Editor’s Note: We receive a number of emails after each issue, some with kudos for that issue and some with constructive criticism, all of which we very much enjoy reading. In was in this vein that we recently had an email exchange with Dr. Howard L Ritter, Jr. about his thoughts on Issue 7. I enjoyed the email conversation and thought you might as well.
I want you, Mark Zaslove, and Klaus Brasch to know what a wonderful surprise and pleasure it was to receive Volume 10, Issue 7! Well, I’m always pleased with an issue of ATT, but not usually surprised by the high quality and range of content.
But V. 10 #7! The cover story is on the very instrument that I bought a couple of months ago, the cover photo was taken with the very instrument that resides in my garage, and an article inside was also on this latter instrument – the perfect storm!
When deciding what big binos to buy this past summer, I learned that Markus Ludes was adding a 90-degree-eyepiece version of his 100-mm apos. Being a veteran of a pair of 100-mm non-apos with 45-deg eyepieces, I was tired of struggling with the contortions or spindly tripod height required to view objects near the zenith with 45s.
I gladly waited the short time necessary to receive the pair from Germany through the good offices of Alan Traino at Lunt (and I believe I might have been the first customer in the U.S. to receive a pair). I was glad I did, as my experience has been very much like Mark’s, right down to the favorite 24-mm Panoptics and 11-mms for higher power. Like him, I find high magnification (5-mm Naglers) usable but not really enjoyable, which is OK, because this is not part of the notional performance space of 100-mm binos. I use mine on a Manfrotto video tripod with video head, and am contemplating getting a go-to alt-az mount for them.
Over 20 years ago (not sure exactly when – after 1991 but before I used it to observe and photograph the Great Annular Eclipse of 1994 from just a couple of miles off the centerline and very close to the point of maximal eclipse, in northwest Ohio), I bought an Astro-Physics 155 f/7 EDF apo refractor from Marge and Roland Christensen. It is every bit as magnificent as Klaus describes. I’m just getting started in astroimaging, and my first serious target will be M31 with a Nikon D810A.
Of course, I envy both Mark and Klaus their observing conditions, rather better than what we have here in the Raleigh, NC, area. The memory of my night with my previous 100-mms at Big Bend National Park in Texas (described in the Focal Point feature I authored in the Feb 2015 Sky & Telescope) will always have me salivating for more!
Since I’ve mentioned apo instruments twice, I’ll also mention one of my pet peeves, which I encounter in just about every forum and advertisement: the abbreviation of the word “apochromatic” as “APO,” in all caps, as if it were an acronym. It is obviously not (“Apochromatically Performing Optics”? “Amazingly Pure Observing”? “Absurdly Pricey Option”?), so should be merely shortened to “apo”. After all, who renders the similar shortening of “binoculars” as “BINOS” rather than as “binos”? It’s not an acronym, but an abbreviation, so no one does. Let’s see “apochromatic” shortened properly, as “apo”.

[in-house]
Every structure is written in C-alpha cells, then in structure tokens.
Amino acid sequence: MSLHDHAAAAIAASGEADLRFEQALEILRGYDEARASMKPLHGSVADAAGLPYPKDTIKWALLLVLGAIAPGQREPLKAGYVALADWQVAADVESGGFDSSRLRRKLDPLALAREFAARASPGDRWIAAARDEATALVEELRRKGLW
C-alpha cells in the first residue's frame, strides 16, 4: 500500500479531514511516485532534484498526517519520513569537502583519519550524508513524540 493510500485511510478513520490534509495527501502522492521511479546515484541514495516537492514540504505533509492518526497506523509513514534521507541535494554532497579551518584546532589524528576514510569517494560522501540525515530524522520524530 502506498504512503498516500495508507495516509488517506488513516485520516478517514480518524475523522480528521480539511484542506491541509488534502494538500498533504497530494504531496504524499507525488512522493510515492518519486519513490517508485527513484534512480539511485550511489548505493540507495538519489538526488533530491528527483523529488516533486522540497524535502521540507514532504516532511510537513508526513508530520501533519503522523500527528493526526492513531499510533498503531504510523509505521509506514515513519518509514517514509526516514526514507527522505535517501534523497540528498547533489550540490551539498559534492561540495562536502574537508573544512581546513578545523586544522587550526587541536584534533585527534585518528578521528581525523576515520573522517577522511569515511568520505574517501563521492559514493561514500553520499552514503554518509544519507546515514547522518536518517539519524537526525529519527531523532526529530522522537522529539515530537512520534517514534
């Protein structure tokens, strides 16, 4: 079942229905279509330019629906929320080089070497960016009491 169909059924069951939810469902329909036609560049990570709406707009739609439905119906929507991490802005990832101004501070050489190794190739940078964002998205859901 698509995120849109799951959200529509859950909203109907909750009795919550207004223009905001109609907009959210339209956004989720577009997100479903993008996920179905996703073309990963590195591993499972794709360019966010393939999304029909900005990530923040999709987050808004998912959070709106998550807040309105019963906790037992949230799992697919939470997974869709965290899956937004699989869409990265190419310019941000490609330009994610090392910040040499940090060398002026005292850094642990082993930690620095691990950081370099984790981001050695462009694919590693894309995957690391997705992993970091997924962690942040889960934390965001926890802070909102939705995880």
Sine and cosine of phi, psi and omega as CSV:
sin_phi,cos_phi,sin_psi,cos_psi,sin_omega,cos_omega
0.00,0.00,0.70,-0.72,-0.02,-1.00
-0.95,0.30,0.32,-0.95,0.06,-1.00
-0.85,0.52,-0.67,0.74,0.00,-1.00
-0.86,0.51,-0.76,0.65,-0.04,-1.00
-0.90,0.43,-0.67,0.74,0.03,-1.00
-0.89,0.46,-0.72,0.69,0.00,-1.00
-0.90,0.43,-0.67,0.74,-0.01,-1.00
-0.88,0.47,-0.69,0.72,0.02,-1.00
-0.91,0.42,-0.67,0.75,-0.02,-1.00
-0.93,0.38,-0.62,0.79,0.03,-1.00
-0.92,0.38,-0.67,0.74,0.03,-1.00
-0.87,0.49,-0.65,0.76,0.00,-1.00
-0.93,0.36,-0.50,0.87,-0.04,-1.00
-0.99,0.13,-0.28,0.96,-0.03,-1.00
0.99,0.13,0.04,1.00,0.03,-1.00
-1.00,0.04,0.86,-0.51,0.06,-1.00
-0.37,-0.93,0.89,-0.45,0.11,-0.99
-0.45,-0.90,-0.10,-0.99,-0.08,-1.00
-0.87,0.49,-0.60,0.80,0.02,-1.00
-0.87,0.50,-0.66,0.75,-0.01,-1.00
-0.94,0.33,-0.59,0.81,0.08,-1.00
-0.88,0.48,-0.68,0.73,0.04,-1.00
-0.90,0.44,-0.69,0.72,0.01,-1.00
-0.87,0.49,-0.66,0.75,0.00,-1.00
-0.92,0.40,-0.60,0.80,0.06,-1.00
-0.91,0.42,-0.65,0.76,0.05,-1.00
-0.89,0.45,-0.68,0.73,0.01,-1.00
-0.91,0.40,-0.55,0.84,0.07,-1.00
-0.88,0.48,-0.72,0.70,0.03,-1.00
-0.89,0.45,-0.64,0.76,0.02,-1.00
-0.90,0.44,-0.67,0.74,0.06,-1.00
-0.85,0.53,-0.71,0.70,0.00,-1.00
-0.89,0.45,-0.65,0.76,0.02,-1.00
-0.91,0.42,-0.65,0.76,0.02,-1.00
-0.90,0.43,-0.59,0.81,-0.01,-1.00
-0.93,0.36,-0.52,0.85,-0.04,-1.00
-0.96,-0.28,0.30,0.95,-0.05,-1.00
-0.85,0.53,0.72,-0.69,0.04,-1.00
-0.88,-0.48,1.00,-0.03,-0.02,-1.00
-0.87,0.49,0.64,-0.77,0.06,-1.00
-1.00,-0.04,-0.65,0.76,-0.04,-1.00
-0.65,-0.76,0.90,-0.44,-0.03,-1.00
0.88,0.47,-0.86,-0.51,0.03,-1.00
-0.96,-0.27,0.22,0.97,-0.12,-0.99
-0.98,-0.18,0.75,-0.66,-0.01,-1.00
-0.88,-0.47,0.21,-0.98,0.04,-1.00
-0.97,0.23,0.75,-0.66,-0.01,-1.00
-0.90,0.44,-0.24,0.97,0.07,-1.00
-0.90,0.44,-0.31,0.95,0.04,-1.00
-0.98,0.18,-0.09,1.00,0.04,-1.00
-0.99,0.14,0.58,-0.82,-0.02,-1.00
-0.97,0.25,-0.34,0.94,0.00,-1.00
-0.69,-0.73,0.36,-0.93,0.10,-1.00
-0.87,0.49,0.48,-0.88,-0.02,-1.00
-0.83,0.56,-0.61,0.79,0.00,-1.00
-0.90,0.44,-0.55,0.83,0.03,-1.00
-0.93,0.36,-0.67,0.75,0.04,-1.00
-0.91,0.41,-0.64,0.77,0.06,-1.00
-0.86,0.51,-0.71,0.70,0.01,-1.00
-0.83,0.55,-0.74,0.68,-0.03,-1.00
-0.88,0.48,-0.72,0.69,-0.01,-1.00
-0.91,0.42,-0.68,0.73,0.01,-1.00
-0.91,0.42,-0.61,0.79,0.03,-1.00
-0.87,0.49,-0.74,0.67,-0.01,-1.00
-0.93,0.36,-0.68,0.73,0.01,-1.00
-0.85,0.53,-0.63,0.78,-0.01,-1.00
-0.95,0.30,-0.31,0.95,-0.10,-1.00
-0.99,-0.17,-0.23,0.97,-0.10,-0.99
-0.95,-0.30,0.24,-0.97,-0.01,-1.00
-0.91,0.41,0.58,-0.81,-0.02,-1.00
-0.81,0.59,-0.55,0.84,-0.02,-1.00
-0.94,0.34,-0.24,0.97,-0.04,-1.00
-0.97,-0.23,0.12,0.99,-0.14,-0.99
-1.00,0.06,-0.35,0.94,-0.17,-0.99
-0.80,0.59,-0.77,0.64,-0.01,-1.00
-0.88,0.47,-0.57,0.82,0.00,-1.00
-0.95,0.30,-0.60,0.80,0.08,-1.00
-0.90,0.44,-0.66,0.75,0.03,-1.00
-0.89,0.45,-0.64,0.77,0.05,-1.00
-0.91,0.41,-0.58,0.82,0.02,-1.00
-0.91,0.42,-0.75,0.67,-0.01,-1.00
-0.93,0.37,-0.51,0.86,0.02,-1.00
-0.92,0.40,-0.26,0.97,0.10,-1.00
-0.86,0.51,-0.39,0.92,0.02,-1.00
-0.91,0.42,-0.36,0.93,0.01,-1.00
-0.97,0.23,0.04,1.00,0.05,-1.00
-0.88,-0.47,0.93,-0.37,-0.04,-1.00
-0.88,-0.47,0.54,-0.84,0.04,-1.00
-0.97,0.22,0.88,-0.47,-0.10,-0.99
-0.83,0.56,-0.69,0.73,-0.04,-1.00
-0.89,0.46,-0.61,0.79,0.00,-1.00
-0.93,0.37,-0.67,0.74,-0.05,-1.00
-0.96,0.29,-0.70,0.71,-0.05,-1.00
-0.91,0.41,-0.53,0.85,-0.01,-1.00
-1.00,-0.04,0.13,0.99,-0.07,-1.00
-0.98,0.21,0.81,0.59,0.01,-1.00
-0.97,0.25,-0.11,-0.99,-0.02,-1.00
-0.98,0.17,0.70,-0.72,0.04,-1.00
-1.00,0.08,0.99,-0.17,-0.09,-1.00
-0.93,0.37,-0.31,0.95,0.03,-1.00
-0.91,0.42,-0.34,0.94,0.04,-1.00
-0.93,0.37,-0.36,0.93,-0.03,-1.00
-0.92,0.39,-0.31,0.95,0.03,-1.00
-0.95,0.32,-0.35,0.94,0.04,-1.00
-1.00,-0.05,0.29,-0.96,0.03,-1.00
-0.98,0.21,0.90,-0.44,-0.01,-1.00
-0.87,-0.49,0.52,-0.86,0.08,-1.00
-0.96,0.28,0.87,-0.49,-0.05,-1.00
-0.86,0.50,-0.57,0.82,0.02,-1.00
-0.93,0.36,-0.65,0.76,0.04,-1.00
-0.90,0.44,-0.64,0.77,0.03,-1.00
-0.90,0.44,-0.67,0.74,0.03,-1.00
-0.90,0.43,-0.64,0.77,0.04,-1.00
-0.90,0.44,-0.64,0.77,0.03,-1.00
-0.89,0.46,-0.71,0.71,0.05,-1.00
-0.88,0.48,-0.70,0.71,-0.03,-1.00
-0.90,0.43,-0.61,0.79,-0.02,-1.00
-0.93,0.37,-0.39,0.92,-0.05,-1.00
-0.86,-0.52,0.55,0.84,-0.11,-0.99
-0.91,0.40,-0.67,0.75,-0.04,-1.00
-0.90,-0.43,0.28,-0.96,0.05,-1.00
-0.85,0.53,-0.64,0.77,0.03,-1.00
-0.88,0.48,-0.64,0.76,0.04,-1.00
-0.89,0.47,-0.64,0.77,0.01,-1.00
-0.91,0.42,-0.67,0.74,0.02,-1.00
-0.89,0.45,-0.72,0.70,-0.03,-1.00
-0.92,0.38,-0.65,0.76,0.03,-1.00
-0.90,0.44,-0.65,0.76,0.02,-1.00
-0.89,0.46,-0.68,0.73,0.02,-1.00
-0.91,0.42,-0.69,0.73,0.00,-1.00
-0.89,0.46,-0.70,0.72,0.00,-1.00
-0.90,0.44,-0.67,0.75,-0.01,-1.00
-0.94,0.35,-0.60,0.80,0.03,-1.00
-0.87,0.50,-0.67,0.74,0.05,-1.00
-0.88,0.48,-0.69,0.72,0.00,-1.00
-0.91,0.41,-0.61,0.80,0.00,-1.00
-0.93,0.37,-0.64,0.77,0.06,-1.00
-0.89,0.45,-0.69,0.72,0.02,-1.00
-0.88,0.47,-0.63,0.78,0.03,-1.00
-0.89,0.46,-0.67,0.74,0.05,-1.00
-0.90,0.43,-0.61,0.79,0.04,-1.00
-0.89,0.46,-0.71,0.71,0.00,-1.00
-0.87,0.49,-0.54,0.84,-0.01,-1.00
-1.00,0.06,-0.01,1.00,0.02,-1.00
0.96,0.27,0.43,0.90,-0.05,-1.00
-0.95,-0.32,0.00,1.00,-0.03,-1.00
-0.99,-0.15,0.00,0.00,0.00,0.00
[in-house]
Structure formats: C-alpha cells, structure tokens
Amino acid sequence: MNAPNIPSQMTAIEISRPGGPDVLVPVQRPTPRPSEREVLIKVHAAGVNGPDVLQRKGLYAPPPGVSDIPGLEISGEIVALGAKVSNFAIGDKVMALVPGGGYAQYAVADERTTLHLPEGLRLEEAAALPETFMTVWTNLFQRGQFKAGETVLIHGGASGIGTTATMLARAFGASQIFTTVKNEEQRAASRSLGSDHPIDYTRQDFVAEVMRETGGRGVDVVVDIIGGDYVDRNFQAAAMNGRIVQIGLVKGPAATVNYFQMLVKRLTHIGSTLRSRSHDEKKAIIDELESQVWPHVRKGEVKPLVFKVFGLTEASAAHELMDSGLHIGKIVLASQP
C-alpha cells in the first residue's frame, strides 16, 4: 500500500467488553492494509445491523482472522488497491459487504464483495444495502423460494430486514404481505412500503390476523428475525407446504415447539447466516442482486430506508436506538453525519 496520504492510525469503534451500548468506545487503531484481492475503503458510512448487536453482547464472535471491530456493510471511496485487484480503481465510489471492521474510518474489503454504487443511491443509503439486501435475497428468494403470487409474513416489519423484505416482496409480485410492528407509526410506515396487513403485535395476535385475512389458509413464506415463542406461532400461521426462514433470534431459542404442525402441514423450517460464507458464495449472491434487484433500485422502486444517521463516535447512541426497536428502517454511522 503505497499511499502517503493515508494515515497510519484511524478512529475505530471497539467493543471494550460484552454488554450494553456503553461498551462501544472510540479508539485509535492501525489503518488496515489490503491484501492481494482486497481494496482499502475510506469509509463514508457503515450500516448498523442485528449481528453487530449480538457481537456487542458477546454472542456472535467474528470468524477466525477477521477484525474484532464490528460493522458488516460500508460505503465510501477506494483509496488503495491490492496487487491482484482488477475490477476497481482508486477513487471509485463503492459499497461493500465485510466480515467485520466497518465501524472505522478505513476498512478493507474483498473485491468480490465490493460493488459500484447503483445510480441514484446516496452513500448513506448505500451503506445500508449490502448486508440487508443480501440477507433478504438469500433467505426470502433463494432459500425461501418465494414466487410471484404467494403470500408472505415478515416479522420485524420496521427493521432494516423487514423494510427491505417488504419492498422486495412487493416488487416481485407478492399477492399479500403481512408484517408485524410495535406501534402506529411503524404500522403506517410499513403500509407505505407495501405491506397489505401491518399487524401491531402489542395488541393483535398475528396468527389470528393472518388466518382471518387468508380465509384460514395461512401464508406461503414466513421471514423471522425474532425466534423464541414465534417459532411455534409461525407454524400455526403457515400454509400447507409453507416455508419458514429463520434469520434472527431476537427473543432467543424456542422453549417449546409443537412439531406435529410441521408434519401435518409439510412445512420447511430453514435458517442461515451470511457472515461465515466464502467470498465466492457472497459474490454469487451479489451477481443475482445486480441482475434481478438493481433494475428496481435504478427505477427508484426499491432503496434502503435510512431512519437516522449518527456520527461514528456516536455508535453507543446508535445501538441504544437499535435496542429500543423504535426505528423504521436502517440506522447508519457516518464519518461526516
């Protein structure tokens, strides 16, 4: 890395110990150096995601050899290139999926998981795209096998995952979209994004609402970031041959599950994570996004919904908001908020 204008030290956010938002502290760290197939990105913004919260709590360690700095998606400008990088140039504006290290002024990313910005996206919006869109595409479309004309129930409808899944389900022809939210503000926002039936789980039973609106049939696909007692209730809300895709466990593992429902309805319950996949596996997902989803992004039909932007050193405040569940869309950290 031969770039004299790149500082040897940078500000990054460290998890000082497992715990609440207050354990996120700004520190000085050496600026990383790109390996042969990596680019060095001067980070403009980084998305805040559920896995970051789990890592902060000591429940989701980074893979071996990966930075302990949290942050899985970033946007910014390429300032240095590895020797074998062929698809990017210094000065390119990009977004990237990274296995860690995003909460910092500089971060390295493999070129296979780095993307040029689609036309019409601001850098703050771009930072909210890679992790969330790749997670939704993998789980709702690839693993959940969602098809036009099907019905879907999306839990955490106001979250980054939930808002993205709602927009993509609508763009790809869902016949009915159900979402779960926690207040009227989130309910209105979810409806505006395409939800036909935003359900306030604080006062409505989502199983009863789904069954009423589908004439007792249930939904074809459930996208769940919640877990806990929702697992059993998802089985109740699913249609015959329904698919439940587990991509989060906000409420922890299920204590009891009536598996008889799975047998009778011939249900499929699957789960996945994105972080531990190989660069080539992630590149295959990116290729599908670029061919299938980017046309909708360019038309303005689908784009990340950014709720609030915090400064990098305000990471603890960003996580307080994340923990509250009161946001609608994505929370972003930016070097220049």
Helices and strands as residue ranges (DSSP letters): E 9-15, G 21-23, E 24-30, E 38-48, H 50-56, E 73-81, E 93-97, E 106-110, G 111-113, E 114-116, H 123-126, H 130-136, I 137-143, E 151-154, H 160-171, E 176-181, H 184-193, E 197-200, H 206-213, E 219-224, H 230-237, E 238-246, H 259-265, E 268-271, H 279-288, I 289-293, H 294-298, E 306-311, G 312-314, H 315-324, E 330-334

Merely a quibble. Keep up the good work, and be sure to let me know when the Pedaling Astronomer will be coming down my street here in Fuquay Varina!
Editor’s Note: After his original email, we responded asking if he would mind our sharing his email with our readers and to provide a brief synopsis of his background with amateur astronomy. He was kind enough to provide the following:
I’m a retired haematologist, formerly with the Toledo Clinic in Toledo, OH. I’ve been an amateur astronomer since my parents gave me a 3-inch Edmund Scientific ‘scope for Christmas 1957 (I still recall the smell of its phenolic resins). My career in medicine was decided over one in astronomy when I realized as a freshman at Miami University that mastering calculus was more work than mastering biology. I spent 24 years in the Air Force and then 23 more in private practice.
Now I observe with my APM 100-90s, my AP 155 EDF, and my Teeter 200-inch f/3.5 Dob. I’m a member of the Chapel Hill Astronomical and Observational Society (CHAOS) and the Raleigh Astronomy Club (RAC) and love to participate in the very well attended monthly public-outreach viewing programs put on by CHAOS and the Morehead Planetarium and Science Center of the University of North Carolina. I’m also a lifelong amateur photographer, and I’ve been looking back and forth between my DSLR and my telescopes, rubbing my chin, and thinking, “I wonder…if I just put them together…could that work..?” My bucket list includes a cabin in Serious Dark and a BIG pair of binos…
By the way, I should have mentioned in my letter that the APM 100s always attract a long line of viewers at the public viewing sessions, which regularly occur during the first-quarter Moon. I’m sure we’ve all had the experience of having members of the public, conditioned by NASA’s beautiful press photos, react underwhelmingly to views of planets and DSOs through even large amateur instruments. But the crescent Moon seen with both eyes at 45x never disappoints, with its stark brilliance next to blackness, and its craters, mountains, and lava flows. I can hardly wait to start showing folks M42, whose arcs, wisps, tendrils, and scattered gemlike stars, even with a crescent Moon in the sky, should impress even the most jaded. I observed it at 3 a.m. at the Staunton River Star Party in Virginia at Halloween and it was like being witness to Creation!